This wide-ranging study considers the primary forms of decision-making - negotiation, mediation, and umpiring - in the context of rapidly changing discourses and practices of civil justice across many jurisdictions. Much contemporary discussion in this field, and associated projects of institutional design, are taking place under the wide ranging but imprecise label of Alternative Dispute Resolution (ADR). If a common linking theme is sought, the authors argue that this must lie in a general shift of priorities as between judgement and settlement in ideological terms. This new edition brings together and analyses a wide range of materials dealing with dispute processes and the current debates on civil justice. With the help of a selection of texts beyond those ordinarily found in the emerging alternative dispute resolution literature it provides a broad, comparative perspective on modes of handling civil disputes, with the principal focus on the central processes of negotiation and mediation.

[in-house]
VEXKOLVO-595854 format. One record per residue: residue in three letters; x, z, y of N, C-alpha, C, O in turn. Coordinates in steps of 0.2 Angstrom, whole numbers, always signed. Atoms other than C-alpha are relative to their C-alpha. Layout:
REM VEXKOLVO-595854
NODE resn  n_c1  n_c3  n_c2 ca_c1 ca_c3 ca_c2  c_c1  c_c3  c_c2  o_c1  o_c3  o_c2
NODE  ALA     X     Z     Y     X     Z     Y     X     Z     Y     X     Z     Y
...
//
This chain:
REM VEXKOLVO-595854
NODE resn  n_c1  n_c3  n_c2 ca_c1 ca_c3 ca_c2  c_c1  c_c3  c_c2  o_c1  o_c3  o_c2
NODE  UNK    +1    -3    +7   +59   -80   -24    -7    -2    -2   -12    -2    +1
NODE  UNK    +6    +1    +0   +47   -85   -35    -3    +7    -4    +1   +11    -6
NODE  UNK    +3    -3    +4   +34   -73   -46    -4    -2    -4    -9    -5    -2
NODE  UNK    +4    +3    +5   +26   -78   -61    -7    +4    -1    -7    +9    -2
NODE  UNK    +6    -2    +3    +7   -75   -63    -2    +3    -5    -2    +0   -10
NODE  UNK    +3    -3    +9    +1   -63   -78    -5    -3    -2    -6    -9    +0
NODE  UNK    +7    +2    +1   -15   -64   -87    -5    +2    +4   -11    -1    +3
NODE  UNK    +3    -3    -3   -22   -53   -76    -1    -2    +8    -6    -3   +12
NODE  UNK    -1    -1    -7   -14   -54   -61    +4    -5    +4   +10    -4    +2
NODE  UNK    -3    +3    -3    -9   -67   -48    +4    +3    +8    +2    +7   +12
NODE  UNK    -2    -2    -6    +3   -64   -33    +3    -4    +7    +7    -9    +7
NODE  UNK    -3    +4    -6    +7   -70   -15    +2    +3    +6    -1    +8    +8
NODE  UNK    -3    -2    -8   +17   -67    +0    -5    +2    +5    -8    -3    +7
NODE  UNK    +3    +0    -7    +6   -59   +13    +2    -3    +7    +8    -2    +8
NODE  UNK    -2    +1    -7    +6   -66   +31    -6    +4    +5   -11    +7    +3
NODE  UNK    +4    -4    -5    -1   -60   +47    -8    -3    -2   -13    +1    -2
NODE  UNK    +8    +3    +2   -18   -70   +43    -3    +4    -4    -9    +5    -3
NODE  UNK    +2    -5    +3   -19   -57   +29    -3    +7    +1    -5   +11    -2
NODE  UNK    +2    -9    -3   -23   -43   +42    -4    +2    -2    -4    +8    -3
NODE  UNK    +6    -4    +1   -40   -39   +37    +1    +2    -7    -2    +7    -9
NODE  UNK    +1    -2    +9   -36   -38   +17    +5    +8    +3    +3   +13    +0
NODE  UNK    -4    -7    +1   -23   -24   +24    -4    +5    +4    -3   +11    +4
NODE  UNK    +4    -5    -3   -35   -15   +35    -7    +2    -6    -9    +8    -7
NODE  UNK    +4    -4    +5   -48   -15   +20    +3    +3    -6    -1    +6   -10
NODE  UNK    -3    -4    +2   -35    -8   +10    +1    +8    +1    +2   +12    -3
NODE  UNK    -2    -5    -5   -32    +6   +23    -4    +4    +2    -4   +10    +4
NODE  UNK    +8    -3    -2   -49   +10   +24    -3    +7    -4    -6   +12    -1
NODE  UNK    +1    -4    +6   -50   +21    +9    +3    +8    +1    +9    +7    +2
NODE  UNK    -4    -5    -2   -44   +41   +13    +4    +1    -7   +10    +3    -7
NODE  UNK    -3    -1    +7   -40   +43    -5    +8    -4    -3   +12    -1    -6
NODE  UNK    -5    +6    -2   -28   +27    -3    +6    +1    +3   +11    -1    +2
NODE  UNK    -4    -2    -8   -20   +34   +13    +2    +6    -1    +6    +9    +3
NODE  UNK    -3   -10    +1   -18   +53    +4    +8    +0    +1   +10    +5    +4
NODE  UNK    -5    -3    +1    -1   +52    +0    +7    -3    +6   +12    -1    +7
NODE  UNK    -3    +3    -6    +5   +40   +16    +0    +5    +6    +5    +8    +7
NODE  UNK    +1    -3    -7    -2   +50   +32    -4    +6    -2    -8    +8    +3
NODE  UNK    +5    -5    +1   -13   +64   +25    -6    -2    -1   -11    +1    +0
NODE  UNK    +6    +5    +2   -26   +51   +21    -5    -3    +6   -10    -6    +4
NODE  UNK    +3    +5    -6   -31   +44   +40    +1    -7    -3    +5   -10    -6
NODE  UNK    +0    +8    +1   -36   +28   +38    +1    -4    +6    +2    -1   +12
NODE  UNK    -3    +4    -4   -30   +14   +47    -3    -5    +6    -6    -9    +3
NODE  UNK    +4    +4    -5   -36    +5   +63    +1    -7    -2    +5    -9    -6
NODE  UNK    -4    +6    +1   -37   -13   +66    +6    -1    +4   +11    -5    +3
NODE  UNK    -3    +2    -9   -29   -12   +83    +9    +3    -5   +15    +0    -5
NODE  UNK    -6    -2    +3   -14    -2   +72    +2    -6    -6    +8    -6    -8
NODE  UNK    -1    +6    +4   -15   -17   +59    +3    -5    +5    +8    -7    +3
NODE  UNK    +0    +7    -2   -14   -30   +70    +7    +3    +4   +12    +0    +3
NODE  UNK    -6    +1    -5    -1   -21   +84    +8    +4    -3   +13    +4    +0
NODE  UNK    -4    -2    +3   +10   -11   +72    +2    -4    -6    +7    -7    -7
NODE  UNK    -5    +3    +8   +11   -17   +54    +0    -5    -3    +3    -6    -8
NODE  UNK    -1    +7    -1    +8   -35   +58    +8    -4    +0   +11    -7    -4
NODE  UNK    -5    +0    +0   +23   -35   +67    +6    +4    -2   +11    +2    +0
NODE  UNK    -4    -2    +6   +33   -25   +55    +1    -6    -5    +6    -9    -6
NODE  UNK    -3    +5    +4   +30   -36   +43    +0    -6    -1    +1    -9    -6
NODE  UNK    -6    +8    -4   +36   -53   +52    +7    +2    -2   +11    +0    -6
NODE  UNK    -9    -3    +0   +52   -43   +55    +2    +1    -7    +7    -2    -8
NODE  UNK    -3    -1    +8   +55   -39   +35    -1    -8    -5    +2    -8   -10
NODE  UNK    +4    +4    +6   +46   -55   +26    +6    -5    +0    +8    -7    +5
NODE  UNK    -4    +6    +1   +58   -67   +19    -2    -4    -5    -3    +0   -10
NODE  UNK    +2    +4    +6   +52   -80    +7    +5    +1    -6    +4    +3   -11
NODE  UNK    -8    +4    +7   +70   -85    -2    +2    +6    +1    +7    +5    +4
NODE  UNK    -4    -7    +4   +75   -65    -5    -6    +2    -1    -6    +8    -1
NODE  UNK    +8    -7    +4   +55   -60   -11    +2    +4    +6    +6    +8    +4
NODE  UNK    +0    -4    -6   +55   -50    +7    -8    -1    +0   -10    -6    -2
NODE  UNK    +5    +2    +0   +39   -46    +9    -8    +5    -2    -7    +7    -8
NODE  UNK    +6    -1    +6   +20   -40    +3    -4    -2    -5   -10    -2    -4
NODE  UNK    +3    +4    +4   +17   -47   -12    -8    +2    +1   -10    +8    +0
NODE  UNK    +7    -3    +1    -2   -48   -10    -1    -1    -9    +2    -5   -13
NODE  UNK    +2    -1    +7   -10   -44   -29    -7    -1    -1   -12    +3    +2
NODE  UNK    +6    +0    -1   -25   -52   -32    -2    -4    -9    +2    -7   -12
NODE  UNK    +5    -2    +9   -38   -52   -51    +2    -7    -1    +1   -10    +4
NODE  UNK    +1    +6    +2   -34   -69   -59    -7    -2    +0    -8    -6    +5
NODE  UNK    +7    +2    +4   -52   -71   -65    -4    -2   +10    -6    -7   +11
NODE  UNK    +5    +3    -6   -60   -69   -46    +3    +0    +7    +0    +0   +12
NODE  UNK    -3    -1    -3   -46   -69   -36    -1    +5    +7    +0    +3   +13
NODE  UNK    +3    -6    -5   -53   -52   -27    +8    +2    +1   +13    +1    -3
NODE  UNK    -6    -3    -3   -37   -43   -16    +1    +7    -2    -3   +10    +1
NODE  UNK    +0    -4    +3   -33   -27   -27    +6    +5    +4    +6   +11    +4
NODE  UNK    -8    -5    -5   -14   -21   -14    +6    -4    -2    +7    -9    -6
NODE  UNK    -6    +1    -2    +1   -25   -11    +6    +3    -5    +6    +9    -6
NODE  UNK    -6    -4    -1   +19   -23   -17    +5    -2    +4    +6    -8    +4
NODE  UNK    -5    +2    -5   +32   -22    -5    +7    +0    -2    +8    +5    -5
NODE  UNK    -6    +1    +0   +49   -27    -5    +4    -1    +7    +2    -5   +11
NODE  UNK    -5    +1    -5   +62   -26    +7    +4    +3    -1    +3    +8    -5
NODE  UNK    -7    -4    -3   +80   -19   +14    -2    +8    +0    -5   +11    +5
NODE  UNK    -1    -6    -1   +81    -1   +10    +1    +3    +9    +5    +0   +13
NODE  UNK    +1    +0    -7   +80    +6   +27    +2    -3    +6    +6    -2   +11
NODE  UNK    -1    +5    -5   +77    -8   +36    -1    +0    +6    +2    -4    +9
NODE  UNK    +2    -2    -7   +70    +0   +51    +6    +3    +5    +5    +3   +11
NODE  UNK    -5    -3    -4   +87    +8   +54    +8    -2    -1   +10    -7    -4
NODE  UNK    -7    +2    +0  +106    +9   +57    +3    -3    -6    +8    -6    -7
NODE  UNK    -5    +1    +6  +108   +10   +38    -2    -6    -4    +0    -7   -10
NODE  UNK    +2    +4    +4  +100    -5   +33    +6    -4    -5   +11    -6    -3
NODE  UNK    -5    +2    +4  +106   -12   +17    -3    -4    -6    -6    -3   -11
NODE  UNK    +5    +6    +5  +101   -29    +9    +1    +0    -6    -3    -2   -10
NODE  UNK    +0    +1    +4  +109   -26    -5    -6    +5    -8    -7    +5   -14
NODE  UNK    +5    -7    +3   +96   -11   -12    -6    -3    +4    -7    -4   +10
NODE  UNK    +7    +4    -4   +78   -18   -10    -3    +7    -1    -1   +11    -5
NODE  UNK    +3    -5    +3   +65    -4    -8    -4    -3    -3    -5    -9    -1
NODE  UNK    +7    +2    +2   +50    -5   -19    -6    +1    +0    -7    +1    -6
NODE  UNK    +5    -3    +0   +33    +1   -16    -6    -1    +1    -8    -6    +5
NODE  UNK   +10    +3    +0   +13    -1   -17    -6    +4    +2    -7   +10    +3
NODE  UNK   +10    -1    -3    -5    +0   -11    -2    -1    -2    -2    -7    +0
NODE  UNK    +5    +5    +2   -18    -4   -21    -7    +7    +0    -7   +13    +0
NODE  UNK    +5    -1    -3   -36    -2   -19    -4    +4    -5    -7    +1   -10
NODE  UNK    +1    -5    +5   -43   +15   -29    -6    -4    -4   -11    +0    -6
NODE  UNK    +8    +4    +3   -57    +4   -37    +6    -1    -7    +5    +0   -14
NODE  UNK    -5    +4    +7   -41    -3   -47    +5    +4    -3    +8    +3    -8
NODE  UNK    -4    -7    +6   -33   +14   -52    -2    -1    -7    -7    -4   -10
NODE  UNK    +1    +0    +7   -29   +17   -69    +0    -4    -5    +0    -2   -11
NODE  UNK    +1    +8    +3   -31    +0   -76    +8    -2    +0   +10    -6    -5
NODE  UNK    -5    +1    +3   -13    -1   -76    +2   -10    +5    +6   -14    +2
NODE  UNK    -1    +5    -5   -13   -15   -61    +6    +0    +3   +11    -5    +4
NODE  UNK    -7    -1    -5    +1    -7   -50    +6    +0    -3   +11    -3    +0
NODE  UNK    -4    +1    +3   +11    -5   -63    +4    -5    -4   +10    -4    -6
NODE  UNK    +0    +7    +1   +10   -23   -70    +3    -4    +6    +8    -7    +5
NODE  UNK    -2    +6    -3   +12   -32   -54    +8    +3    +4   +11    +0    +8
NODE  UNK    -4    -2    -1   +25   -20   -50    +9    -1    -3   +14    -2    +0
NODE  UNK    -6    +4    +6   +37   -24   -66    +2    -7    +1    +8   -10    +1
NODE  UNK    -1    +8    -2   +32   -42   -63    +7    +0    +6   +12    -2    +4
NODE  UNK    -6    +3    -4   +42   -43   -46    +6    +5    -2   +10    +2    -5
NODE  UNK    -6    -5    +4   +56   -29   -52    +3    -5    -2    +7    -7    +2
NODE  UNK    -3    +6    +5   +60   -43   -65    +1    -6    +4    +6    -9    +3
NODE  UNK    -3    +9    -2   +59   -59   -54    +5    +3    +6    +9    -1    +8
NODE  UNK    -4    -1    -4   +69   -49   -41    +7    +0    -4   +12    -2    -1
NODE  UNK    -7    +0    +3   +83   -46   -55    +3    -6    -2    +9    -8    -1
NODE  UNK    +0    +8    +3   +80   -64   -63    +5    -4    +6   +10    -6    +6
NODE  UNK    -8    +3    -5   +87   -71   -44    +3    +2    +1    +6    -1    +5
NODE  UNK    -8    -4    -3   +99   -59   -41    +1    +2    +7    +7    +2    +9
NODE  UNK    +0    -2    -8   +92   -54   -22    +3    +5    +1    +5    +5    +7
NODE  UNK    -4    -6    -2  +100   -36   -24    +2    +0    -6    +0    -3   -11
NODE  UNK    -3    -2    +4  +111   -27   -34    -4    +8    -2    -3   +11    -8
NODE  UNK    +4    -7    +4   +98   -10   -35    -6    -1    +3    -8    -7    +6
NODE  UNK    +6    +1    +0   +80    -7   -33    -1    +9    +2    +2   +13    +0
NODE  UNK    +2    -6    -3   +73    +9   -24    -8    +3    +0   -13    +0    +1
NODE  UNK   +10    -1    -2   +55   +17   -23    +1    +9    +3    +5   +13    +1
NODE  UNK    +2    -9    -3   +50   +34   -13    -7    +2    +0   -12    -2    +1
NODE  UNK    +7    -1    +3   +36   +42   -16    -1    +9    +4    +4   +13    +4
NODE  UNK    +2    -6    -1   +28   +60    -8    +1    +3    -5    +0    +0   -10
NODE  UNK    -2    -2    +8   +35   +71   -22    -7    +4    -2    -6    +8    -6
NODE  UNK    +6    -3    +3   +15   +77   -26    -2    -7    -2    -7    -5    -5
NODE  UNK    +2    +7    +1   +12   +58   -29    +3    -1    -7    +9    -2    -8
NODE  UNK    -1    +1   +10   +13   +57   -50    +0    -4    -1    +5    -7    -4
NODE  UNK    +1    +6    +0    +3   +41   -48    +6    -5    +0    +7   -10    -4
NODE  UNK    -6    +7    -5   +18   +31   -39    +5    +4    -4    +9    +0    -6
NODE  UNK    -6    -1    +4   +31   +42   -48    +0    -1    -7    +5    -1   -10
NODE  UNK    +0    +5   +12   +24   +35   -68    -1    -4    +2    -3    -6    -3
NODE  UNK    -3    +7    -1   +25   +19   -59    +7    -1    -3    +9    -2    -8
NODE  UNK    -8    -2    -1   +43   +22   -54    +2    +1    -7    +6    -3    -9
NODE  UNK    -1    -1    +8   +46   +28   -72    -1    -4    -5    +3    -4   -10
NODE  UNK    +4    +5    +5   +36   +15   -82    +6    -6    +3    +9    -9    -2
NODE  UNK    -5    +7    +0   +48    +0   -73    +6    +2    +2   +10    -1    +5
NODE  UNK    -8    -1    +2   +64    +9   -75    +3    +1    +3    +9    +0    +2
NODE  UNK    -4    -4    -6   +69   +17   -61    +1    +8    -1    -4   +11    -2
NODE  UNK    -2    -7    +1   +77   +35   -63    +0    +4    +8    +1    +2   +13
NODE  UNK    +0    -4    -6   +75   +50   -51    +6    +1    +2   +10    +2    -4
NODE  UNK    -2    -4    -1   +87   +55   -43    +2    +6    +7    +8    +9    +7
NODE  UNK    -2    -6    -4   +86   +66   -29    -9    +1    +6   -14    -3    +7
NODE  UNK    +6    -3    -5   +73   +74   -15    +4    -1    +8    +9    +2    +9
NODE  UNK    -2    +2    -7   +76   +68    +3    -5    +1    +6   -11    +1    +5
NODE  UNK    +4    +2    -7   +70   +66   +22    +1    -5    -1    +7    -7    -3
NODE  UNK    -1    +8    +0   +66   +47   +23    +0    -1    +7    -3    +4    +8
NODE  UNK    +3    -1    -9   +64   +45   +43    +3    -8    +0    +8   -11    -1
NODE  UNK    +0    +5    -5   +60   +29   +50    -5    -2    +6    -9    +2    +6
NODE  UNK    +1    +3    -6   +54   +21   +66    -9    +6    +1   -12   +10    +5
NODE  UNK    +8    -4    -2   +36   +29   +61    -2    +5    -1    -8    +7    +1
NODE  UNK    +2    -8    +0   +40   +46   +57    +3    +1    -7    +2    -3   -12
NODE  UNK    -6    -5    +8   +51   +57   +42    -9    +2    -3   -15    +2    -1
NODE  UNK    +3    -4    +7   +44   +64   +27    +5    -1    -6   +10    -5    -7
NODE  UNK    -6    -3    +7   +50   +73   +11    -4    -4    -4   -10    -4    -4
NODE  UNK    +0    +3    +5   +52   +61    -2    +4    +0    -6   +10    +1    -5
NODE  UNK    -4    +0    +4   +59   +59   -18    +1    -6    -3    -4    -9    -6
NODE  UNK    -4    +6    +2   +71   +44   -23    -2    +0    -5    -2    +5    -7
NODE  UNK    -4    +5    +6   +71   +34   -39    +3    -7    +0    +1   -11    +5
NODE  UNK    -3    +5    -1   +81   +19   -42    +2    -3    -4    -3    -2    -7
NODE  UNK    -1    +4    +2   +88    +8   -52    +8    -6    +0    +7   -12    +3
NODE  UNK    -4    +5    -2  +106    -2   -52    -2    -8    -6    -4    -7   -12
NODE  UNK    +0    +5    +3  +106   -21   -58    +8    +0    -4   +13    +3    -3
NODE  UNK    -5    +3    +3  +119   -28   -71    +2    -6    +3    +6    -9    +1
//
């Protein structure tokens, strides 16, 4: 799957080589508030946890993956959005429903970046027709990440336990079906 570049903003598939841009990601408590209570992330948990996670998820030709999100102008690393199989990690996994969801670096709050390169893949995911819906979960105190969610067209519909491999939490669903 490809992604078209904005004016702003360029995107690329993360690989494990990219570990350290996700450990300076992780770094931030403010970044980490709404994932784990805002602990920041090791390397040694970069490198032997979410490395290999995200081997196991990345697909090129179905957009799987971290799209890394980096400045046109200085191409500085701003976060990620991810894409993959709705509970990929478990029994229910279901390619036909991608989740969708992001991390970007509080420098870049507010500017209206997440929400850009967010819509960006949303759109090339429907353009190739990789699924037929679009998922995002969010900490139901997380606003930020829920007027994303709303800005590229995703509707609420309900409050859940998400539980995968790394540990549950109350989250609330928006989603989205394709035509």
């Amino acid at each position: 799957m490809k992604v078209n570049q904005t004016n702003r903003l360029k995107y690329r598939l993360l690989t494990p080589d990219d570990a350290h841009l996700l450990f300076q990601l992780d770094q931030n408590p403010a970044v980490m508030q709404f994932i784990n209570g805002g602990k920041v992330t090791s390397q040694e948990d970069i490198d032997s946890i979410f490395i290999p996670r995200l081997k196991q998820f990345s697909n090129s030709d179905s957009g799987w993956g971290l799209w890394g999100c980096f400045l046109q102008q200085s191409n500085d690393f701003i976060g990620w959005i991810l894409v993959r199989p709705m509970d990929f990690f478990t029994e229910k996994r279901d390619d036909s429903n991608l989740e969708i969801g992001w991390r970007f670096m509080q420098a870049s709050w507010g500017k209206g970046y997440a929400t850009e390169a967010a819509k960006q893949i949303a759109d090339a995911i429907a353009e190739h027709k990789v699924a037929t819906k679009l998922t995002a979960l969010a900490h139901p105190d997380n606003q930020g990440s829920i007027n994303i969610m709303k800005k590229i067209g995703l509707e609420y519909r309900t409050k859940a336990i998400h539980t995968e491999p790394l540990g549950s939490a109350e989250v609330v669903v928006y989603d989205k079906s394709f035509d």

Professor of Law, Department of Law, London School of Economics. Professor of Law and Chair of the Centre of East Asian Law, Department of Law, School of Oriental and African Studies (SOAS) , University of London.
1. Introduction; 2. Cultures of decision-making: precursors to the emergence of ADR; 3. The debates around civil justice and the movement towards procedural innovation; 4. Disputes and dispute processes; 5. Negotiations; 6. Mediation; 7. Umpiring; 8. Hybrid forms and processual experimentation; 9. The trajectory of alternative dispute resolution.